I do not think traders start making money until they mature and understand the big picture. I have been on this journey myself and went through the wild excitement of the internet bubble, day trading and the experience of making a few hundred dollars in a few minutes the first time and the delusion of the get rich quit trading scheme and the expectations of doubling or tripling an account within a year. The game of trading has large amounts of money flowing through the markets that we want to capture for our accounts and can give rise to emotions that make us act immature through the delusion of ignorance, ego, and greed. We can easily become unrealistic and go down the wrong road, it is crucial for success that we stay on the right road.

1. Quit believing all the riches of people promising that you will be rich if you just sign up for their newsletter, seminar, or join their premium service. Look for realistic resources to learn from. The more hype the more the probability of a service being a scam.

2. Quit thinking you are going to double or triple your account in less than a year, even if you do that just means in almost all situations you are taking on too much risk. If you can achieve a 20%-25% annual return then you are among the best traders in the world, these are close to the annual returns of legends like George Soros, Warren Buffet, and Paul Tudor Jones.

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Reblog: Do NOT Look For a Trading Strategy That Suits Your Personality


What Feels Comfortable and Natural Usually Doesn’t Work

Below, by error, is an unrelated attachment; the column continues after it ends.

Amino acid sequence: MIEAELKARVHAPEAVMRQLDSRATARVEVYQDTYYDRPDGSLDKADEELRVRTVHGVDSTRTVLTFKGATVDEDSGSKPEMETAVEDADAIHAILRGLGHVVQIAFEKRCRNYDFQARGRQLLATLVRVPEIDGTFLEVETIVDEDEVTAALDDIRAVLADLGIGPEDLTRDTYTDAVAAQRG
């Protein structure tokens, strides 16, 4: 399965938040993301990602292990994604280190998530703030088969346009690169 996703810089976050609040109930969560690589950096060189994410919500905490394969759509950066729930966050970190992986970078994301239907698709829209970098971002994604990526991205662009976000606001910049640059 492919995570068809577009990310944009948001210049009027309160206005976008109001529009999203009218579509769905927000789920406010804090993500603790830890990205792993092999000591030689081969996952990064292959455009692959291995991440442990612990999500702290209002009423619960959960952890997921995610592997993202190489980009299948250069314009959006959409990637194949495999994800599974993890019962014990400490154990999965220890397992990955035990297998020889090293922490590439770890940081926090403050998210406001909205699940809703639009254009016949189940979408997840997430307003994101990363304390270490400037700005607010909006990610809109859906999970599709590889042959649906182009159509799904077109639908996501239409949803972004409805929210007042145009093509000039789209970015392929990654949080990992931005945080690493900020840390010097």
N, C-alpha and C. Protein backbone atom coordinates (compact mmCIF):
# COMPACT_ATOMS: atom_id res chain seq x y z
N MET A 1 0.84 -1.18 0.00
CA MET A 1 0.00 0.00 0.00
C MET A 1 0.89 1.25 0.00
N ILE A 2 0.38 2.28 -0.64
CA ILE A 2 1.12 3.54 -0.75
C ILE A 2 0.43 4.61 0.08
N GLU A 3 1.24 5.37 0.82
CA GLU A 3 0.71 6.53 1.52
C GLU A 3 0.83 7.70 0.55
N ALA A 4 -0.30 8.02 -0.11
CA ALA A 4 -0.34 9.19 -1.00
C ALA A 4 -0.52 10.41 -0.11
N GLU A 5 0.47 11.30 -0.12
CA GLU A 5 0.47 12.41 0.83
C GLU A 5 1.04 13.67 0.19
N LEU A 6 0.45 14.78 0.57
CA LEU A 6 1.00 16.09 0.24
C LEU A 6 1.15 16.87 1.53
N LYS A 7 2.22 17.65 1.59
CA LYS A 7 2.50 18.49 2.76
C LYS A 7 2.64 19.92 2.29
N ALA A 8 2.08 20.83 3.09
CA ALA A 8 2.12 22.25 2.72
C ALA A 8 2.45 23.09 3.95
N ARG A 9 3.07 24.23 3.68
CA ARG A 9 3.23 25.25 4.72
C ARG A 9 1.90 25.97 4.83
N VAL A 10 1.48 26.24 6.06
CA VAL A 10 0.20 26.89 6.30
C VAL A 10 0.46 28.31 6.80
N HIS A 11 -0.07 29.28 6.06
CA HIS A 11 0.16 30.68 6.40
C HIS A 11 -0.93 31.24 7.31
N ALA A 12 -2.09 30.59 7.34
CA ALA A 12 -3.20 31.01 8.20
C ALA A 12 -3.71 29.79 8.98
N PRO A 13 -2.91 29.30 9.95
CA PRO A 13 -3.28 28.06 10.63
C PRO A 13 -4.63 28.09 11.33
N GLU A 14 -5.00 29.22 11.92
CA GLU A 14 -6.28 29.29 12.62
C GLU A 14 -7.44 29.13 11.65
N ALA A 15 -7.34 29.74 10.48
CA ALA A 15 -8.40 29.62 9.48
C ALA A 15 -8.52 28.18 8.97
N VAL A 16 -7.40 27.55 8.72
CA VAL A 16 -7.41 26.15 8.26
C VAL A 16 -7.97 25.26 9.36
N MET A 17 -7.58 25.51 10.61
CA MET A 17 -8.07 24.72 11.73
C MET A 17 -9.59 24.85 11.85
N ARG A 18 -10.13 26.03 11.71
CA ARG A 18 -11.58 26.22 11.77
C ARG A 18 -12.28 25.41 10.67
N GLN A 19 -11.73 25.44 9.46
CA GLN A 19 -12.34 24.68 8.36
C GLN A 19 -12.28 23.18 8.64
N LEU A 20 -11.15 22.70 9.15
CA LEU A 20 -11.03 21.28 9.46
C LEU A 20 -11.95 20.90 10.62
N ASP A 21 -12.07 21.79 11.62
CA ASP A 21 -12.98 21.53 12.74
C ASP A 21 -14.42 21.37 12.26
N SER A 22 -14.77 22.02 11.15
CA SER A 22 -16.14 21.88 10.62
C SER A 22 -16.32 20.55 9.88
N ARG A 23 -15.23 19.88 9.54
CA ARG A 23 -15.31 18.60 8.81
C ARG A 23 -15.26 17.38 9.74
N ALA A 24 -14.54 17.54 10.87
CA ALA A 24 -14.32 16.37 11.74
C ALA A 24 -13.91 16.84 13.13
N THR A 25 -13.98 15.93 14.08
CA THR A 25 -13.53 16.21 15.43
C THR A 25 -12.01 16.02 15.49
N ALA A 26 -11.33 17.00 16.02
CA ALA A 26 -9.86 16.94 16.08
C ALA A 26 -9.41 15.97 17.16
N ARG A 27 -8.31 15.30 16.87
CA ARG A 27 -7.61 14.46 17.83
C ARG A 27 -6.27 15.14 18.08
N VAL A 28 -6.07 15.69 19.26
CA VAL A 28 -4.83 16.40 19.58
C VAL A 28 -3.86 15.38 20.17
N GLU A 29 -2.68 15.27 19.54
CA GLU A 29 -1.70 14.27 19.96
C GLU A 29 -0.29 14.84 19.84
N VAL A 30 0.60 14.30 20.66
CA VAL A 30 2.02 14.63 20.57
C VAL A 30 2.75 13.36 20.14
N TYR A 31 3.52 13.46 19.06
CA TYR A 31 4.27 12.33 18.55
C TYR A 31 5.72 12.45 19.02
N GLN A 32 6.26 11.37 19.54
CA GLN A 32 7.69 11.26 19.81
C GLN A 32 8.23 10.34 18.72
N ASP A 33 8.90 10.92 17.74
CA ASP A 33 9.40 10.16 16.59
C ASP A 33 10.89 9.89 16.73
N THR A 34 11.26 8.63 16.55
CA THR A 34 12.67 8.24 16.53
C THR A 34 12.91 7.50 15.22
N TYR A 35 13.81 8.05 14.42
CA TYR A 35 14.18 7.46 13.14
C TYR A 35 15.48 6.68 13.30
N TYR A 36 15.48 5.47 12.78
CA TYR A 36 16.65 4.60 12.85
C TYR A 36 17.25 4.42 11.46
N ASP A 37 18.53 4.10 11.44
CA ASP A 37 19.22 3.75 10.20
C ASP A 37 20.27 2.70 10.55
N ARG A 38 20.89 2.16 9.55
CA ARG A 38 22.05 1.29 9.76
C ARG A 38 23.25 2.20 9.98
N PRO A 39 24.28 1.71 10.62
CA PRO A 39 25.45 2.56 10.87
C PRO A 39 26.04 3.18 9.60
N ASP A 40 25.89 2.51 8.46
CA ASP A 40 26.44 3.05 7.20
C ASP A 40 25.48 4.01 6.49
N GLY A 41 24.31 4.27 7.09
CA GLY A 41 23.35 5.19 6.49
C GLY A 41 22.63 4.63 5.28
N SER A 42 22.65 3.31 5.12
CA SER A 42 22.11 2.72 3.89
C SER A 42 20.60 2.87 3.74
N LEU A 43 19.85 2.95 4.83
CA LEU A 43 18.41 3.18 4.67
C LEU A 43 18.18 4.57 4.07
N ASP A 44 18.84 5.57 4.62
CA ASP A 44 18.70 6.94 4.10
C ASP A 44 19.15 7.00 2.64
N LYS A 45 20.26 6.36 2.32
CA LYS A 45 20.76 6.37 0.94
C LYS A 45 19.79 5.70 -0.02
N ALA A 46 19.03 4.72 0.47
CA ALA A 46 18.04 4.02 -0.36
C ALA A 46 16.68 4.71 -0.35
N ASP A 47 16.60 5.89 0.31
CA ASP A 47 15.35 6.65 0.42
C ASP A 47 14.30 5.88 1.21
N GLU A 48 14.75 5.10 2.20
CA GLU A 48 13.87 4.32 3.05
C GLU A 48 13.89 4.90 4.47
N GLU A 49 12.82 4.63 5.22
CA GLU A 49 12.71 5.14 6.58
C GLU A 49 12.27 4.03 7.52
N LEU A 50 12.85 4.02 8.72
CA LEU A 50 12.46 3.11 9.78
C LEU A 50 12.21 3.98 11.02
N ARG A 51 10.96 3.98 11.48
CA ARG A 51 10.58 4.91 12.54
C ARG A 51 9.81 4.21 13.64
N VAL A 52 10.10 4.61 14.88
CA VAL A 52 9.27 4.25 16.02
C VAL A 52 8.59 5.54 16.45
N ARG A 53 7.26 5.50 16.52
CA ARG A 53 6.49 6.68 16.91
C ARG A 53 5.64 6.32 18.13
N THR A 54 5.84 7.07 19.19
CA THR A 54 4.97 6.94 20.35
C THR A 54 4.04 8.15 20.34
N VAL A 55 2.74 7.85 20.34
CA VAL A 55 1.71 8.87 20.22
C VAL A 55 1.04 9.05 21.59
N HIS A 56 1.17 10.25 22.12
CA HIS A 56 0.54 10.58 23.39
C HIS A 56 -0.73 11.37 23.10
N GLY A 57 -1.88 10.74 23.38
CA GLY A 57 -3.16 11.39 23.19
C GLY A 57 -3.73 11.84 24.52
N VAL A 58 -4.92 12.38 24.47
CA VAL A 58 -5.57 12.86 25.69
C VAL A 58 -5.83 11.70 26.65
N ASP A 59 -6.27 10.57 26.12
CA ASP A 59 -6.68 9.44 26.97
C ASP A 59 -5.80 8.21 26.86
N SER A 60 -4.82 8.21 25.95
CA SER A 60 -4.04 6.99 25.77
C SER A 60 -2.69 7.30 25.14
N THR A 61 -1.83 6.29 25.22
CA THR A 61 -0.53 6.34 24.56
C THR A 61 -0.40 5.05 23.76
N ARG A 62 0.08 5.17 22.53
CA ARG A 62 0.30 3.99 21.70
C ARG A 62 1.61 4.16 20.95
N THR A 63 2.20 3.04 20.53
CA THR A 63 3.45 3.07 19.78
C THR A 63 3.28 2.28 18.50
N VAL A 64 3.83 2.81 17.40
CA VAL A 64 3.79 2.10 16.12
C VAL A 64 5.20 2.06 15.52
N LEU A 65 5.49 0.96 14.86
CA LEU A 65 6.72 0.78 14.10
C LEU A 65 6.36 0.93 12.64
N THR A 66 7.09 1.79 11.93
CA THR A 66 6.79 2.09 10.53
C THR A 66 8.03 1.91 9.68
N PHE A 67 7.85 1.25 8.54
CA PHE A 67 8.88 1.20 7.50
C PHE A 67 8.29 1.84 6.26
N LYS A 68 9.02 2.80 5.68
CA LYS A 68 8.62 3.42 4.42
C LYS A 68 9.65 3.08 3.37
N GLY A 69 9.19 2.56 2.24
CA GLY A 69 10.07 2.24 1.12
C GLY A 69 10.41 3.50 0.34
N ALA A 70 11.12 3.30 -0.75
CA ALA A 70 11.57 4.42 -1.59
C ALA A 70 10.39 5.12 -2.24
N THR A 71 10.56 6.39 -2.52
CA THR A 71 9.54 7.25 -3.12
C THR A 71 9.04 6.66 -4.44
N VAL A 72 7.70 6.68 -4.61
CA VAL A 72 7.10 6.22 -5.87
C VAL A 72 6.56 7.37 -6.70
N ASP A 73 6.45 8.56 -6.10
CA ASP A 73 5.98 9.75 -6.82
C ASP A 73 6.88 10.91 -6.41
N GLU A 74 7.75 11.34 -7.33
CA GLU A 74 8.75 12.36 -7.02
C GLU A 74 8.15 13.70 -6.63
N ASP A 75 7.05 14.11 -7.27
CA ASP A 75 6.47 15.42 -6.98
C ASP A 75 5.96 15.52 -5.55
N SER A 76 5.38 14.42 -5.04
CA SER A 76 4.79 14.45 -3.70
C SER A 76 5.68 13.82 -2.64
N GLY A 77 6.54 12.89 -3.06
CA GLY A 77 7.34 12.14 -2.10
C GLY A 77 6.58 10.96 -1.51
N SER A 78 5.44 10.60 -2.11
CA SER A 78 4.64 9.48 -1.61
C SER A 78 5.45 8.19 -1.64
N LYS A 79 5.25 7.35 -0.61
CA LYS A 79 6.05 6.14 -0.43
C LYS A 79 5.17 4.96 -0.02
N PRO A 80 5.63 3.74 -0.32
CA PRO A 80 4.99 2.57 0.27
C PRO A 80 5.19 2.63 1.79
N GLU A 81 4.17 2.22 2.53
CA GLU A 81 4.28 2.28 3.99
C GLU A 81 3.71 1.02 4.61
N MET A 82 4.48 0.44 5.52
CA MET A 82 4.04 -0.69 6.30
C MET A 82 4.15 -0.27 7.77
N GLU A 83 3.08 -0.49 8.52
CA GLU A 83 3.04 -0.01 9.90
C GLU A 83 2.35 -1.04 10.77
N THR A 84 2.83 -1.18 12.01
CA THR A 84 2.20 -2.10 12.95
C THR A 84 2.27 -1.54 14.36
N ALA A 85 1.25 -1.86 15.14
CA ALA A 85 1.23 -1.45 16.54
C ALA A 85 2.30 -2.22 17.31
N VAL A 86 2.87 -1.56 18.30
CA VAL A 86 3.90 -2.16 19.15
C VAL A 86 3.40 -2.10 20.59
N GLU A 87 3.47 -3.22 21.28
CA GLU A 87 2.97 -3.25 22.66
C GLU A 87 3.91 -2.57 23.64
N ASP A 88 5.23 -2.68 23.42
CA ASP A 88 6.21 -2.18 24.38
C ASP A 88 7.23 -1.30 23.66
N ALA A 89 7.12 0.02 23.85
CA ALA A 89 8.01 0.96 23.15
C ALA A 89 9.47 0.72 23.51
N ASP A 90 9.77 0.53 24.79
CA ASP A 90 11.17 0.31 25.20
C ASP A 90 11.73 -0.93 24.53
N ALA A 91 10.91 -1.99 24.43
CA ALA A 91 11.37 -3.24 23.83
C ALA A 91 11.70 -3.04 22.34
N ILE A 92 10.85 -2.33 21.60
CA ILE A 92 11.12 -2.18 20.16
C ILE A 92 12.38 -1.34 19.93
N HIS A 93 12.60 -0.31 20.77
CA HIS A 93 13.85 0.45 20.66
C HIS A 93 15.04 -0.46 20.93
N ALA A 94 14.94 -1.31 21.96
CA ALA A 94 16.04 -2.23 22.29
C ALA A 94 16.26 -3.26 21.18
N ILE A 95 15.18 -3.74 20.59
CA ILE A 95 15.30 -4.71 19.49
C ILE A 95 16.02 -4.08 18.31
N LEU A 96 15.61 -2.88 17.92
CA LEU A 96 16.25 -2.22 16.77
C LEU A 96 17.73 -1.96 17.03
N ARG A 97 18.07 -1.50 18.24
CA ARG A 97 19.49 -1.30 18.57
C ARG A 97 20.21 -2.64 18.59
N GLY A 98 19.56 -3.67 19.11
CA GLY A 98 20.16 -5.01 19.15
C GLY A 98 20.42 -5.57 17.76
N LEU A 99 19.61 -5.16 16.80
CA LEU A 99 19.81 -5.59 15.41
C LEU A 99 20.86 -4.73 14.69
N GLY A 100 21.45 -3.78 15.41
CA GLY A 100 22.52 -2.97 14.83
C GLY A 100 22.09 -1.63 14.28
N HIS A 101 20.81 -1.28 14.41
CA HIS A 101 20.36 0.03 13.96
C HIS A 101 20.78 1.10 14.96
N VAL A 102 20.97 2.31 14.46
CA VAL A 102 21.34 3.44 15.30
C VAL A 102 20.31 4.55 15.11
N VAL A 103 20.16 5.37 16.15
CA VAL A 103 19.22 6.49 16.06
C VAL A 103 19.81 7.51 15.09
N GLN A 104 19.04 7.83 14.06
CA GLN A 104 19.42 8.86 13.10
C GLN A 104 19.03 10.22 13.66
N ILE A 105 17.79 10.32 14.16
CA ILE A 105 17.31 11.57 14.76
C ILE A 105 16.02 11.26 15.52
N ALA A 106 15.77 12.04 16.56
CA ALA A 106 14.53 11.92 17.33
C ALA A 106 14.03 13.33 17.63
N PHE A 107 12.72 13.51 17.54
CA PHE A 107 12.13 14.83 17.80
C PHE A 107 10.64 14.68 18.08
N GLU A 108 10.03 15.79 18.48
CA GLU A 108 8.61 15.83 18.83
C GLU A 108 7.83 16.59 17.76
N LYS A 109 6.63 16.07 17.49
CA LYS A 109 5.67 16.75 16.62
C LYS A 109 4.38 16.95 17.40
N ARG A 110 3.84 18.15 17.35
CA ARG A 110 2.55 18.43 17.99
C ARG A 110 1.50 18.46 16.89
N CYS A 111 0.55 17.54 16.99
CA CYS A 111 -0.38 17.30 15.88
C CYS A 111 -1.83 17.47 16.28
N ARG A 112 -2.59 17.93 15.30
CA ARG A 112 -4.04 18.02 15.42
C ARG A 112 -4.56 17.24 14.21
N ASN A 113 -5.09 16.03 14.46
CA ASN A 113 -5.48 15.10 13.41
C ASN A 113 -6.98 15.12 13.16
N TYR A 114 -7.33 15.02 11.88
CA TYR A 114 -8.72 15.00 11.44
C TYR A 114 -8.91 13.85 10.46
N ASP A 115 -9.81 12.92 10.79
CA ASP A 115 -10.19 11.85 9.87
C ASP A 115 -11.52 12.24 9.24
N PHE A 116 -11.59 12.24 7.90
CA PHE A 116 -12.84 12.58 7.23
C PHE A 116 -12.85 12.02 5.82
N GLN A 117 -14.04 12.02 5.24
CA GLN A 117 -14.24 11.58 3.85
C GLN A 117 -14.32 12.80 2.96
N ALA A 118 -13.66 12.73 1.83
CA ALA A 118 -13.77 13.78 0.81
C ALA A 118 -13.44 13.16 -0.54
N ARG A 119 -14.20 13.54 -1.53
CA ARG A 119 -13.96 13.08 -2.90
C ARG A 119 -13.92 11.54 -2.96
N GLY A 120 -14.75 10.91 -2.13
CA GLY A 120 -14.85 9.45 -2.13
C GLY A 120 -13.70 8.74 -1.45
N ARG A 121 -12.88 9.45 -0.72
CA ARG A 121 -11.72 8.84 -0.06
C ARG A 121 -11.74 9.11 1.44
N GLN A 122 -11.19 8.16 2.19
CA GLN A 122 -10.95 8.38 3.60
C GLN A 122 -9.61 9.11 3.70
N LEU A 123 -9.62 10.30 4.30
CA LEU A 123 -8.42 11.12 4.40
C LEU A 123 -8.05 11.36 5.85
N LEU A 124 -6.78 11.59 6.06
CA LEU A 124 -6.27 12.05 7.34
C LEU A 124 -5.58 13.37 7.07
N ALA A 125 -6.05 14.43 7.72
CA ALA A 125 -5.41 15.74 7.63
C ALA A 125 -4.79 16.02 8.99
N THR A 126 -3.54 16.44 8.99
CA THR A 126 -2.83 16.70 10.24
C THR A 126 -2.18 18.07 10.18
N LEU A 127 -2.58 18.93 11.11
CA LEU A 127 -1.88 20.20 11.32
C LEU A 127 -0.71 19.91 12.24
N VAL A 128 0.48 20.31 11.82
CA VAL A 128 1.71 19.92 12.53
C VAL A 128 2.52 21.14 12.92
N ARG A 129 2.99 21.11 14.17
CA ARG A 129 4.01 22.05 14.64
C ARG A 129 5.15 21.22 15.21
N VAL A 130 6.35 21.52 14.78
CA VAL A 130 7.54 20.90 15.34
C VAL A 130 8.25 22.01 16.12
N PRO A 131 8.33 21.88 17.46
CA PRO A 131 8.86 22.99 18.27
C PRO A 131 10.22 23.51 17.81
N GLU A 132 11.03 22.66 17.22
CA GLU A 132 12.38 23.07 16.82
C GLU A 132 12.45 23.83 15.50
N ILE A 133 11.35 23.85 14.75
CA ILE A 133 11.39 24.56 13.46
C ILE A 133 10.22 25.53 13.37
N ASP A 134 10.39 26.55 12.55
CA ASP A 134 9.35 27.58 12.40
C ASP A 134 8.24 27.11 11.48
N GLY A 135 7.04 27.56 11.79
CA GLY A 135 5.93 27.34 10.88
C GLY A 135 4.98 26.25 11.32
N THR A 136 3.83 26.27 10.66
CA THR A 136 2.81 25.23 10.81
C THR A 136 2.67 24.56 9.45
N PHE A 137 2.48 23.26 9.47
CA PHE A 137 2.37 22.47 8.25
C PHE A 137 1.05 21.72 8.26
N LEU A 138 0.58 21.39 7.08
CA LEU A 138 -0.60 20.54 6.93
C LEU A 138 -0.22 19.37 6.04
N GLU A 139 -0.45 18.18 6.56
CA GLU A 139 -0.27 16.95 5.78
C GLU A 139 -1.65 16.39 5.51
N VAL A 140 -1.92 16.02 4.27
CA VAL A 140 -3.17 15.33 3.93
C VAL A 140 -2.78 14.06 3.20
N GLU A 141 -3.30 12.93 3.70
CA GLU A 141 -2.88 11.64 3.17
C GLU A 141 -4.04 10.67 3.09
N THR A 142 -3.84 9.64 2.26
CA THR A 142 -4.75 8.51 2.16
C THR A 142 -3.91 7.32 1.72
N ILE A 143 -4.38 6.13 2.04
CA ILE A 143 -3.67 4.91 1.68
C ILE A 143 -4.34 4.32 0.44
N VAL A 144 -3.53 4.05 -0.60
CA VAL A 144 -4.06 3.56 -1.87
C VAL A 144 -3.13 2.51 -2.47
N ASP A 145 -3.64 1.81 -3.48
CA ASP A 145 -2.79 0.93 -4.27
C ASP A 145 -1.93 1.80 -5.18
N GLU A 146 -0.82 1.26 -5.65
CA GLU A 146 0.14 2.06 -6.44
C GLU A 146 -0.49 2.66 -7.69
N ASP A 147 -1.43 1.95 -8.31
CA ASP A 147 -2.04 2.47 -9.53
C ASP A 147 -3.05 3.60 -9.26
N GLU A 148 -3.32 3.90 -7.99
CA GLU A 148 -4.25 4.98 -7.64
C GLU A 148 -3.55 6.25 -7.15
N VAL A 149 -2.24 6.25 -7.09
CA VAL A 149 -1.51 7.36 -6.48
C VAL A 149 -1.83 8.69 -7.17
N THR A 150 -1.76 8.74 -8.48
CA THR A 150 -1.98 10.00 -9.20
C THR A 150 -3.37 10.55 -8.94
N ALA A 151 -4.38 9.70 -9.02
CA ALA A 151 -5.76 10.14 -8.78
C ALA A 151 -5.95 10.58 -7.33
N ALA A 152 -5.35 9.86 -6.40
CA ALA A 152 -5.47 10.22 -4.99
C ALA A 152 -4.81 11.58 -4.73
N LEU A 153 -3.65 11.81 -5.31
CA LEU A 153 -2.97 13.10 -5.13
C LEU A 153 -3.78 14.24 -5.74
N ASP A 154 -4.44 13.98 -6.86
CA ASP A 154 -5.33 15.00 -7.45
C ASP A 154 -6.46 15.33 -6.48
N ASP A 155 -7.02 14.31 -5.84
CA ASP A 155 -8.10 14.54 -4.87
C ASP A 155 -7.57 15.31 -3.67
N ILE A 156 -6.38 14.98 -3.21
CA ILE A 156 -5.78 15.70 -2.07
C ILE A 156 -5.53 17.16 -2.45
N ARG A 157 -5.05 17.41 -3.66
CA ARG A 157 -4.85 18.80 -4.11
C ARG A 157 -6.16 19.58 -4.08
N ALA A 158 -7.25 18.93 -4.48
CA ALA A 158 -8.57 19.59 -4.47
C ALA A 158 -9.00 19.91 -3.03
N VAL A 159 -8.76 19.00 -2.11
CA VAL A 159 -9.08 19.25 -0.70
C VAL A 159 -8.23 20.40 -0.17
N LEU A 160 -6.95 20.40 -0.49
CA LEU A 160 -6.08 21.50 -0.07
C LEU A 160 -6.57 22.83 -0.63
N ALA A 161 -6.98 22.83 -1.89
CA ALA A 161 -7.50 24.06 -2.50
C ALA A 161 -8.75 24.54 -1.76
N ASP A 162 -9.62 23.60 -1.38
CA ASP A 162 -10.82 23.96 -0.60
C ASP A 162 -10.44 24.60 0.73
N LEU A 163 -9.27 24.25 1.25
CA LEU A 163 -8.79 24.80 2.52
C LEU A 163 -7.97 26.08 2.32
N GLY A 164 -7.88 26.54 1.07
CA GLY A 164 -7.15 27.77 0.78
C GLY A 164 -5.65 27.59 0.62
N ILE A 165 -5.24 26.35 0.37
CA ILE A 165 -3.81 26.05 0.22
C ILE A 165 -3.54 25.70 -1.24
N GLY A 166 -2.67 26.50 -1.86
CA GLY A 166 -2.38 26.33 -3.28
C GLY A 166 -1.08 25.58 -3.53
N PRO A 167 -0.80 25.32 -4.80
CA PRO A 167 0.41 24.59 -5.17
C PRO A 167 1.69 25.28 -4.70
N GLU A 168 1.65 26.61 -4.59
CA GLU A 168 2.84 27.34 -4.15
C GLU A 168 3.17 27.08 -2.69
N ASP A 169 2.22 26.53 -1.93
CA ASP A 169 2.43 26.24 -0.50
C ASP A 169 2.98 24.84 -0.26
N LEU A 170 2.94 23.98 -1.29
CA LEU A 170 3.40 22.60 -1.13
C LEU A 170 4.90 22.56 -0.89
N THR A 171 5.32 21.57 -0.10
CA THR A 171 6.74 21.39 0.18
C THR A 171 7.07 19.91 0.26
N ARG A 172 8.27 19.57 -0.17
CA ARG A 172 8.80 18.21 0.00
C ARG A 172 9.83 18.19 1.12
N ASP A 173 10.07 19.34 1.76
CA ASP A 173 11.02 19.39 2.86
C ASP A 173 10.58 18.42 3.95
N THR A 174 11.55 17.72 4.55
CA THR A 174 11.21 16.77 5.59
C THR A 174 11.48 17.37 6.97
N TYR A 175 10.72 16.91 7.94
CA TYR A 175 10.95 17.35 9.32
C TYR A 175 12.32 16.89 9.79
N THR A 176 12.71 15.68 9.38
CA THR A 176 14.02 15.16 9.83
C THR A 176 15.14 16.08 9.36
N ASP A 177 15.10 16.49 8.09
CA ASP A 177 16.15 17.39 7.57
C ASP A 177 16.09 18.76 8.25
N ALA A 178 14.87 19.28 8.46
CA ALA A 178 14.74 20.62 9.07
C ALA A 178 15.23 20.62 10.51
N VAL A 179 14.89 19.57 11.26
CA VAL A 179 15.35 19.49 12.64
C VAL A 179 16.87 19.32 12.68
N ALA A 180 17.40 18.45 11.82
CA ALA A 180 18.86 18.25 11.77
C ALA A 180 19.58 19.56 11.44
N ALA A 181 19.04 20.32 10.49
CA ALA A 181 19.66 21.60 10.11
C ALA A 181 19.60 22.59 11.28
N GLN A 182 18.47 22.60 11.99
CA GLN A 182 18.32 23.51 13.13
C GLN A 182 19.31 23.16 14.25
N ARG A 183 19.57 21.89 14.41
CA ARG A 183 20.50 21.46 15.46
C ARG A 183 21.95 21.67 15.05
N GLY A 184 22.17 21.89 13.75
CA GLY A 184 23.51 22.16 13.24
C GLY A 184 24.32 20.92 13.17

Why do almost all speculator lose money? They lose because successful speculation requires that we consistently do that which is psychologically uncomfortable and unnatural” – Richard Weissman

There is a persistent overall tendency for equity to flow from the many to the few. In the long run, the majority loses. The implication for the trader is that to win, you have to act like the minority. If you bring normal habits and tendencies to trading, you’ll gravitate toward the majority and inevitably lose” – William Eckhardt

Most of what we naturally do and think do not work in trading. Here are a couple of examples:

  • We are naturally inclined to cut our winners short and let our winners run

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Reblog – Confirmation Bias: Can trading psychology affect investment?


We’re all susceptible to confirmation bias – paying more attention to our own preferred data and largely ignoring contradictory evidence. For investors, this psychological blind-spot can be very costly.

In every-day life, we like to think that our decisions are logical, rational and objective but often they are anything but.

Balanced analysis frequently goes AWOL as our pre-conceived beliefs take over. Let’s take a General Election as an illustration of this point.

Voters often seek positive news that shows their favoured candidates in a glowing light while paying scant attention to information that casts the opposing candidate in a good light.

Objectivity

If their existing belief is that their party is always strongest on say, maintaining law and order, they may place greater emphasis on campaign speeches reinforcing this claim than independent figures showing cuts in police or army numbers.